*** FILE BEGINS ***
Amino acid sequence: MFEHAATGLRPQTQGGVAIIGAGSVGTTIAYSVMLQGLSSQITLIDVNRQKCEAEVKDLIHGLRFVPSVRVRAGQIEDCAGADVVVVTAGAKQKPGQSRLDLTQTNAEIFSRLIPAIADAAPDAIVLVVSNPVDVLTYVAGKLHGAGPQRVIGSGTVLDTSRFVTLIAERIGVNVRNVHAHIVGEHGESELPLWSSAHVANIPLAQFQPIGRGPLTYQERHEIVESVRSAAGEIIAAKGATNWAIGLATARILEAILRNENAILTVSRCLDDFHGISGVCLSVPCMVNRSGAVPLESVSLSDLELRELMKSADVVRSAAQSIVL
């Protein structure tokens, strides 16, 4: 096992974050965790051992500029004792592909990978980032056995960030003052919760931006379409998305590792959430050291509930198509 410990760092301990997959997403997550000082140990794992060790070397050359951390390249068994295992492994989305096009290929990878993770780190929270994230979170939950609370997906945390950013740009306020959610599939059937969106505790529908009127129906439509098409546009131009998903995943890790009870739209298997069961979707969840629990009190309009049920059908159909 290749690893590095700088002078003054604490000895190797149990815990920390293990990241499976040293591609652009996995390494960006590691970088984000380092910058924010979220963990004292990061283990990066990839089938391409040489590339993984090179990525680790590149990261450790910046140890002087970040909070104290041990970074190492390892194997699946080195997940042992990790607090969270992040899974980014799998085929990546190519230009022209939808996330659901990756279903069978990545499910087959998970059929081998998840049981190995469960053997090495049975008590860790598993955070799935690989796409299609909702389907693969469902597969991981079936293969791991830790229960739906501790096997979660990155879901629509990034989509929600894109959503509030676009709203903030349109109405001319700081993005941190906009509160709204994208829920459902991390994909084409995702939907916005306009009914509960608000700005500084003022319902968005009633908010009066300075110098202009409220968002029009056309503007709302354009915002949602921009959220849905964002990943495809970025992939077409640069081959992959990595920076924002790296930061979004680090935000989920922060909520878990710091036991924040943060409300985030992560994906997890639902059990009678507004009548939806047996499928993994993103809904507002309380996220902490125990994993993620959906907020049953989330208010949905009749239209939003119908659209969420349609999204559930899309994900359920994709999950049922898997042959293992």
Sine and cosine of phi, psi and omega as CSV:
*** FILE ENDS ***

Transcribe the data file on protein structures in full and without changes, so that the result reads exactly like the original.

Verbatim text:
Amino acid sequence: MFEHAATGLRPQTQGGVAIIGAGSVGTTIAYSVMLQGLSSQITLIDVNRQKCEAEVKDLIHGLRFVPSVRVRAGQIEDCAGADVVVVTAGAKQKPGQSRLDLTQTNAEIFSRLIPAIADAAPDAIVLVVSNPVDVLTYVAGKLHGAGPQRVIGSGTVLDTSRFVTLIAERIGVNVRNVHAHIVGEHGESELPLWSSAHVANIPLAQFQPIGRGPLTYQERHEIVESVRSAAGEIIAAKGATNWAIGLATARILEAILRNENAILTVSRCLDDFHGISGVCLSVPCMVNRSGAVPLESVSLSDLELRELMKSADVVRSAAQSIVL
């Protein structure tokens, strides 16, 4: 096992974050965790051992500029004792592909990978980032056995960030003052919760931006379409998305590792959430050291509930198509 410990760092301990997959997403997550000082140990794992060790070397050359951390390249068994295992492994989305096009290929990878993770780190929270994230979170939950609370997906945390950013740009306020959610599939059937969106505790529908009127129906439509098409546009131009998903995943890790009870739209298997069961979707969840629990009190309009049920059908159909 290749690893590095700088002078003054604490000895190797149990815990920390293990990241499976040293591609652009996995390494960006590691970088984000380092910058924010979220963990004292990061283990990066990839089938391409040489590339993984090179990525680790590149990261450790910046140890002087970040909070104290041990970074190492390892194997699946080195997940042992990790607090969270992040899974980014799998085929990546190519230009022209939808996330659901990756279903069978990545499910087959998970059929081998998840049981190995469960053997090495049975008590860790598993955070799935690989796409299609909702389907693969469902597969991981079936293969791991830790229960739906501790096997979660990155879901629509990034989509929600894109959503509030676009709203903030349109109405001319700081993005941190906009509160709204994208829920459902991390994909084409995702939907916005306009009914509960608000700005500084003022319902968005009633908010009066300075110098202009409220968002029009056309503007709302354009915002949602921009959220849905964002990943495809970025992939077409640069081959992959990595920076924002790296930061979004680090935000989920922060909520878990710091036991924040943060409300985030992560994906997890639902059990009678507004009548939806047996499928993994993103809904507002309380996220902490125990994993993620959906907020049953989330208010949905009749239209939003119908659209969420349609999204559930899309994900359920994709999950049922898997042959293992």
Sine and cosine of phi, psi and omega as CSV: